NEW ROADS — Two high-ranking Pointe Coupee Parish government employees have filed a lawsuit against the Police Jury and Juror Albert Dukes seeking unspecified damages for verbal and physical abuse they claim Dukes inflicted upon them.

Parish Administrator Jim Bello and Parks and Recreation Director Salvadore Genusa accuse Dukes of damaging their professional reputations and causing them mental anguish, humiliation and embarrassment after publicly calling them “incompetent” at their jobs, according to their lawsuit.

New Roads attorney Cy D’Aquila and Baton Rouge attorney Seth Dornier filed the lawsuit Jan. 9 in 18th Judicial District Court, asserting Dukes divulged “proprietary information” to the public regarding Police Jury executive session matters.

The lawsuit criticizes the Police Jury for not properly correcting Dukes’ behavior following a physical altercation between Genusa and Dukes in January 2012. Genusa did not return calls seeking comment on the lawsuit Wednesday. Dukes said Wednesday he would not comment on the lawsuit’s allegations.

Jury Vice President Russell Young said Wednesday the lawsuit didn’t surprise him and he’s “really disgusted” by it.

“We’ve weathered storms before and we will weather this one,” Young said.

The lawsuit alleges Dukes abused his power as a police juror by attempting to manage the day-to-day operations of the parish’s Parks and Recreation Department and “embarked on a campaign of harassment” against Genusa after the departmental head pressed charges against a black woman who allegedly assaulted him.

The woman was accused of assaulting Genusa, who is white, on Jan. 10, 2012, while he was trying to break up a fight during a softball game, according to the lawsuit.

The lawsuit says that Dukes, who is black, threatened to have Genusa fired if he didn’t drop the assault charges placed against the woman.

The lawsuit claims that Dukes accused Genusa of racial “disparity” later that day at a Police Jury meeting because Dukes said Genusa had hired more white umpires than black ones to officiate at ball games.

The lawsuit says that after the meeting, when Genusa tried to present Dukes with a list of umpires showing that black umpires outnumbered whites, 3-to-1, Dukes became enraged and had to be subdued after shoving Genusa in the chest and making verbal threats.

The lawsuit asserts Dukes telephoned Bello two days later and demanded that Genusa be suspended from his job. Bello investigated the Jan. 10 incident but took no action because he did not find a “justifiable reason or supportive evidence” to suspend Genusa, the lawsuit says.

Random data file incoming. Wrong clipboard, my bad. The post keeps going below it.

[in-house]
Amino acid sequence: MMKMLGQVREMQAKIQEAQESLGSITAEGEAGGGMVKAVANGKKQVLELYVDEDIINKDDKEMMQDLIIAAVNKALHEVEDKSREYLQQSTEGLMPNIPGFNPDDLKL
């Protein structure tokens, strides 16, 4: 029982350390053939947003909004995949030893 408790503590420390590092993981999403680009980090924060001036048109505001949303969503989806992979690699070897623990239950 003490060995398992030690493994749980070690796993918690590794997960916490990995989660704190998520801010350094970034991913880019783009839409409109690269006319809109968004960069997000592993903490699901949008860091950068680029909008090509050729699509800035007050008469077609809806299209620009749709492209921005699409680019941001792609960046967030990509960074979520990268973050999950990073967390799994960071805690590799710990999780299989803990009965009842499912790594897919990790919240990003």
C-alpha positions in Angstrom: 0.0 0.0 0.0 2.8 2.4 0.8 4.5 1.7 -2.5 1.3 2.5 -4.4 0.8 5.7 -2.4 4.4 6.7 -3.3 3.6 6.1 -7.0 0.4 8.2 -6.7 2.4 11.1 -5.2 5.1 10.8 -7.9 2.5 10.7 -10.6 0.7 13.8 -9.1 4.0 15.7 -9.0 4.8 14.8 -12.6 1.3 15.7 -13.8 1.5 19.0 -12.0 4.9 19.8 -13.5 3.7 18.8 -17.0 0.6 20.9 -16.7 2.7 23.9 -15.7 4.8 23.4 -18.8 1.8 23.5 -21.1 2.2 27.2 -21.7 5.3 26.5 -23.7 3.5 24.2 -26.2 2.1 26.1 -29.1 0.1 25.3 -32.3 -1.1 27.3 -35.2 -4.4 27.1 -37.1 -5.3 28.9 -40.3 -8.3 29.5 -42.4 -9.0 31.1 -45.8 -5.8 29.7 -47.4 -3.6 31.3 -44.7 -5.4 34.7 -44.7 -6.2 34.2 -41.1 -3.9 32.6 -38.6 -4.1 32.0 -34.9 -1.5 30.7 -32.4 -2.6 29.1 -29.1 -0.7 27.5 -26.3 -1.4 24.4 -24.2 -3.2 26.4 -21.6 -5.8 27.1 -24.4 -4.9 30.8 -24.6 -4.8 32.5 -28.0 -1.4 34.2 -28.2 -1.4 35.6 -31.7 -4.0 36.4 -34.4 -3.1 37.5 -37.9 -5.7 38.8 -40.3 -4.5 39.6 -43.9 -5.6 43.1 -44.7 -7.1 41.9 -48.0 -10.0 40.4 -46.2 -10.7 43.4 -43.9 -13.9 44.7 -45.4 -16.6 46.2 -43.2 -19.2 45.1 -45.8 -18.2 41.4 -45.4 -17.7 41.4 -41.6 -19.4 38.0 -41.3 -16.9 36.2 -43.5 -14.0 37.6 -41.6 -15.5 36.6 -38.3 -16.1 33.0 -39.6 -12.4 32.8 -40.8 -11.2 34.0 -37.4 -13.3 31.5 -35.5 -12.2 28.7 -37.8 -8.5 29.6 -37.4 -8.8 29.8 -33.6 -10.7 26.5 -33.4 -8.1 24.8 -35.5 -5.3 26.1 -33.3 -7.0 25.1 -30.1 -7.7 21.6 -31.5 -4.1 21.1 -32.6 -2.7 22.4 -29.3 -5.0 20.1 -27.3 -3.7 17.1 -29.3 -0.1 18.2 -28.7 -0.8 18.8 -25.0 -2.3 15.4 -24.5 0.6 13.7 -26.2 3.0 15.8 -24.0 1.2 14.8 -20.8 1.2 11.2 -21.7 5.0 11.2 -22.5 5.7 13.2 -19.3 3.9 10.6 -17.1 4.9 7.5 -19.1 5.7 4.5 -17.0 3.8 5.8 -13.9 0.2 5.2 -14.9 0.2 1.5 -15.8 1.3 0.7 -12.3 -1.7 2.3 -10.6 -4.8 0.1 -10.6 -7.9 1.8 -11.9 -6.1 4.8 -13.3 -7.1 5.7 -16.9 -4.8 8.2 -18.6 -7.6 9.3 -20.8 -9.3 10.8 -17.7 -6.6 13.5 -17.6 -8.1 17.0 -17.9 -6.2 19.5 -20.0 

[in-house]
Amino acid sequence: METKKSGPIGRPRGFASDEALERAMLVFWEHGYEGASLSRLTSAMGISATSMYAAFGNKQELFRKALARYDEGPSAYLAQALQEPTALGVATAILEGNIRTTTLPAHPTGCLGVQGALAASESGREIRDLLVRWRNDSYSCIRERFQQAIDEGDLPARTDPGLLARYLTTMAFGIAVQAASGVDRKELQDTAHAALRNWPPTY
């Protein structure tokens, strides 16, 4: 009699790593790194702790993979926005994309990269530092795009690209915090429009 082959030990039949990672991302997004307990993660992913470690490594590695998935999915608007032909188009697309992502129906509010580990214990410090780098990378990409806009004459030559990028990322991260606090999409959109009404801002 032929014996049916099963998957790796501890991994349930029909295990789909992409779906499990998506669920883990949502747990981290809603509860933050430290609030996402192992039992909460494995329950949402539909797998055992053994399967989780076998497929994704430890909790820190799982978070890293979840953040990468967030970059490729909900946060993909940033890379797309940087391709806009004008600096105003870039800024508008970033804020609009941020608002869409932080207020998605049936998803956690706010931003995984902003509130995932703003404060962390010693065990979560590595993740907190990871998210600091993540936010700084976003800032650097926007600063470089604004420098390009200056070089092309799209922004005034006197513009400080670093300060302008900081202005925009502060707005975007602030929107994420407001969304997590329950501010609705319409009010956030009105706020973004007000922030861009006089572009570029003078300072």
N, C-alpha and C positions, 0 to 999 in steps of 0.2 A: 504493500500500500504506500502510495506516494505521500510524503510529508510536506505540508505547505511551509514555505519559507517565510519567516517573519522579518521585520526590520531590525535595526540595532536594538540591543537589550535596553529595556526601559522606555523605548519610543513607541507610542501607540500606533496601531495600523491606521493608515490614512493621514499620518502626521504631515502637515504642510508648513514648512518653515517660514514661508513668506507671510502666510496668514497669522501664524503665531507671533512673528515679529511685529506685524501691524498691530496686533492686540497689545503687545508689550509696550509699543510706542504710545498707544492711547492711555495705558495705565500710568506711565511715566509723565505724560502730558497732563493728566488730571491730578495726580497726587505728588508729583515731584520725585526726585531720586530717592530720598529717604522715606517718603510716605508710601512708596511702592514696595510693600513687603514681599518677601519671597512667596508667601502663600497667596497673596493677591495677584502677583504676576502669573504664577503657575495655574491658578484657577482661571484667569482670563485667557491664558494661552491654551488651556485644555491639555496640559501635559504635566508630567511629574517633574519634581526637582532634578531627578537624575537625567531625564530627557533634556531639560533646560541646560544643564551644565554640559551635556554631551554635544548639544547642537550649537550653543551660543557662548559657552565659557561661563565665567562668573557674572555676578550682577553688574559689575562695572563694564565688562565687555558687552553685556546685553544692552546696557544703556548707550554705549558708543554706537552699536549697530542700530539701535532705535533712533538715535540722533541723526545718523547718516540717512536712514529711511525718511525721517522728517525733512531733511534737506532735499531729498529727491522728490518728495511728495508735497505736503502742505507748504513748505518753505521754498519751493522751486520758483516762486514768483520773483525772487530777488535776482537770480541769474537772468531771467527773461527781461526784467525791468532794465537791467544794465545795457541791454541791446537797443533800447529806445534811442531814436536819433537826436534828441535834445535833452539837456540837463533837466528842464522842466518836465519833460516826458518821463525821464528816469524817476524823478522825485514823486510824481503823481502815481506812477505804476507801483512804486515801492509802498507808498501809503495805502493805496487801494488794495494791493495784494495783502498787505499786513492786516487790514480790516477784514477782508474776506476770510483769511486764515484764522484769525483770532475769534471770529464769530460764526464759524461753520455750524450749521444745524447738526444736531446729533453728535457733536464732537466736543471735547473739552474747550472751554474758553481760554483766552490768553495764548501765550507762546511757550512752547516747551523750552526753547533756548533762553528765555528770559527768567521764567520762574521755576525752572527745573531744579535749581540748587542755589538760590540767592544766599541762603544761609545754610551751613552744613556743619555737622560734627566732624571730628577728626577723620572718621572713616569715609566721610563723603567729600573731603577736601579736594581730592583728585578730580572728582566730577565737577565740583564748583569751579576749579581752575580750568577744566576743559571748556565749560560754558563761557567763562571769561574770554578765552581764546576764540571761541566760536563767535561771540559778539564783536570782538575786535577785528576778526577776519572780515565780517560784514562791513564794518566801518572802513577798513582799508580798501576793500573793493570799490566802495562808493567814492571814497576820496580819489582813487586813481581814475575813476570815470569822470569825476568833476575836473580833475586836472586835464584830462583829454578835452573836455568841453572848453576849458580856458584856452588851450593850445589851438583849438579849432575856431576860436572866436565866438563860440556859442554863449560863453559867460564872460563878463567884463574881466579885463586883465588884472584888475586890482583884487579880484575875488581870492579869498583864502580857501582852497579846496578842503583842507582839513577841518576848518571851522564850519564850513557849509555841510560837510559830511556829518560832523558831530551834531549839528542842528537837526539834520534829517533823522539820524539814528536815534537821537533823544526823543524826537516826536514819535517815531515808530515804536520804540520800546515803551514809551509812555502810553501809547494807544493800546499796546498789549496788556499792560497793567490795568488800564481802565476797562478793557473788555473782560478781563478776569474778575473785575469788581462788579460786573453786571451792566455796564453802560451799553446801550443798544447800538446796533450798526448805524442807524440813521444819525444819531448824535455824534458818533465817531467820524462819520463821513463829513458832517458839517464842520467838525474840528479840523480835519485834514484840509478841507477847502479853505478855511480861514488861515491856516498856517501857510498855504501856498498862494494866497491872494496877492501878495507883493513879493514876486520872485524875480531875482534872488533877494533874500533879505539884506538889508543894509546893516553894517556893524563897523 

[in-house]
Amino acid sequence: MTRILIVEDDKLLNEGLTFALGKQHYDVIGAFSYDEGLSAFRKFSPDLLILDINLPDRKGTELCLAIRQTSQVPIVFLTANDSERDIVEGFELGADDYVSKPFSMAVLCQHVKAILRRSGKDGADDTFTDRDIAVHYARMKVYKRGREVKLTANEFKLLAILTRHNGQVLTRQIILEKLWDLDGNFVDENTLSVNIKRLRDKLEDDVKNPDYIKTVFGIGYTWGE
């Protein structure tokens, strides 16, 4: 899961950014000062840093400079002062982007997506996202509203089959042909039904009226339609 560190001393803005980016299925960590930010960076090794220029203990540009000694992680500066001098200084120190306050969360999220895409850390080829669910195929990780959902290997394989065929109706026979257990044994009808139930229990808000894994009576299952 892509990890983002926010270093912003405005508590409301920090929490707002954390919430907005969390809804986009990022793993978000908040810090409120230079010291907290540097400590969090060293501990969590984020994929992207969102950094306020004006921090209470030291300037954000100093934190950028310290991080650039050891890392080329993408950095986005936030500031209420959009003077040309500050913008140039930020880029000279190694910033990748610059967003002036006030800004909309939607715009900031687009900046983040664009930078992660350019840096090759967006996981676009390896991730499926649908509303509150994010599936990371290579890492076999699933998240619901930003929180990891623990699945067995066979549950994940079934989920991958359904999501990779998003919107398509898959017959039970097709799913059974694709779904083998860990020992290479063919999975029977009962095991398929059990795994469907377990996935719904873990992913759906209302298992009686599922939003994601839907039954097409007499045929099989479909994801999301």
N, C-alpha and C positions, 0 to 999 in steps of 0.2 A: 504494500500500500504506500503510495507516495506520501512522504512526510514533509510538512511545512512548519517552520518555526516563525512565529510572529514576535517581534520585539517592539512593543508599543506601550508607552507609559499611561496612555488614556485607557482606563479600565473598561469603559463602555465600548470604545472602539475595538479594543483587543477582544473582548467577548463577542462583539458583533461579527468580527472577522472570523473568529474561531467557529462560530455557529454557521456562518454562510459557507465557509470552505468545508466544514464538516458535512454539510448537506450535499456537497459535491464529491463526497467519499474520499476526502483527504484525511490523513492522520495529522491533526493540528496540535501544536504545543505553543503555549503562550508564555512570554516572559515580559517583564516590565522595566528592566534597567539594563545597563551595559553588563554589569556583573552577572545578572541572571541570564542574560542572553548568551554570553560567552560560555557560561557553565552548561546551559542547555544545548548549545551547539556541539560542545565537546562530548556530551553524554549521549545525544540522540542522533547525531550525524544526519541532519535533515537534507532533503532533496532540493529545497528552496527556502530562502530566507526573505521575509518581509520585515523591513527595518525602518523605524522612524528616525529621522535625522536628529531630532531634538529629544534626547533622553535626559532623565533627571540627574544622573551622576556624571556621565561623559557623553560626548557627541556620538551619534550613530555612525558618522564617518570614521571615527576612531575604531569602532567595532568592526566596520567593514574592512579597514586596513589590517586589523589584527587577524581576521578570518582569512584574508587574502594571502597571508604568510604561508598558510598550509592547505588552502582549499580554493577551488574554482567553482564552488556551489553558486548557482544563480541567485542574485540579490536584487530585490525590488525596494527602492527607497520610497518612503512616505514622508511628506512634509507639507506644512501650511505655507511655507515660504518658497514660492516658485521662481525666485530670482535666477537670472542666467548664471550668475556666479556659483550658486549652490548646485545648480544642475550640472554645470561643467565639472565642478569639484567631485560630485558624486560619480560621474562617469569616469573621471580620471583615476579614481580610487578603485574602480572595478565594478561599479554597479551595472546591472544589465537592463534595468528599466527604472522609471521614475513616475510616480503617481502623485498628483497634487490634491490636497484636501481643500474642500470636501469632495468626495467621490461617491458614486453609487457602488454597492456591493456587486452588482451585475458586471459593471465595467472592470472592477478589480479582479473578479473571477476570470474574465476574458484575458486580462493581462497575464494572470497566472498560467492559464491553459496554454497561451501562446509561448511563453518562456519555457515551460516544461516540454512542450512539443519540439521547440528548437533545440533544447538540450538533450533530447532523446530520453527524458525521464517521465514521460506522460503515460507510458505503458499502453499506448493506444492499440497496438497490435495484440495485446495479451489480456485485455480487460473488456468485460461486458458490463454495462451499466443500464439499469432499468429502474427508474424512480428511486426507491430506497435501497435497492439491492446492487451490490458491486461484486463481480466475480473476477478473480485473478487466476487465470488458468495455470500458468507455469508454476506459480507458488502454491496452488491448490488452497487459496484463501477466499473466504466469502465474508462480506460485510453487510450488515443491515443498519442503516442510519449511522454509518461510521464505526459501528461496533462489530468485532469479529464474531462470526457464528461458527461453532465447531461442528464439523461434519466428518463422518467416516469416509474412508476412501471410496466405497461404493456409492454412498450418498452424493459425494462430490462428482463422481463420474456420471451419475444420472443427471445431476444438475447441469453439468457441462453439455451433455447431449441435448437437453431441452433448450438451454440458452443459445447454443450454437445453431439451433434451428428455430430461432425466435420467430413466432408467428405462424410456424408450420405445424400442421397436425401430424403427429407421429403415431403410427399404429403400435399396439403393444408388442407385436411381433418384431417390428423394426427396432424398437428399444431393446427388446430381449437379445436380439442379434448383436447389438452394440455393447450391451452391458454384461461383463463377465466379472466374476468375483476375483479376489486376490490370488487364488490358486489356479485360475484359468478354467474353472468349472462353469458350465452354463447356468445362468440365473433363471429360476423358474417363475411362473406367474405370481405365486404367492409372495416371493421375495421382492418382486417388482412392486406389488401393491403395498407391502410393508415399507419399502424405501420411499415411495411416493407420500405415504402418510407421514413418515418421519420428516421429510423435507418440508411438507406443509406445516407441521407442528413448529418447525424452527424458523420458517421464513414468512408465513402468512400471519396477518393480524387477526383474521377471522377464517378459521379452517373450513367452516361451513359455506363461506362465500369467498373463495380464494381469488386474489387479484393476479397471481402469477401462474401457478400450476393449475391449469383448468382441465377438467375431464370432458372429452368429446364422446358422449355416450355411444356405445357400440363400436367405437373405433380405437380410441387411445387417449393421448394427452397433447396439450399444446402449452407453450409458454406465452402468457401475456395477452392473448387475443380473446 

Dukes is also cited in the lawsuit for “wrongfully accusing” Bello of misappropriating public funds and demanding the parish administrator be suspended from his job without pay.

Dukes had asked the Police Jury to suspend Bello in June when the parish was under investigation for its handling of the sale of scrap metal materials. Parish workers had used proceeds from the sales to pay for annual holiday parties, according to previous reports.

Dukes said earlier he had received information alleging Bello had been involved in the handling of scrap metal revenue in 2011.

A grand jury determined in September the parish’s longtime scrap-selling practice broke no laws.

The lawsuit says that Dukes tried to interfere in Bello’s day-to-day job responsibilities as well as challenge Bello’s authority to grant half-day holidays to parish employees following the annual employee Christmas party and to allow the Police Jury secretary to transcribe meeting minutes from her home.

Dukes also went behind Bello’s back and solicited bids for building repairs and hired contractors for parish work, the lawsuit states.

Bello and Genusa both accuse Police Jury members of not exercising “reasonable care to prevent or promptly correct the behavior of Juror Dukes and they failed to take advantage of preventative or corrective opportunities that were available.”

However, the lawsuit does acknowledge that on Jan. 24, the Police Jury did send Dukes a written statement asking him to stop interfering in the day-to-day functions of parish employees.

The jury president removed Dukes in June from jury committees on which he had served.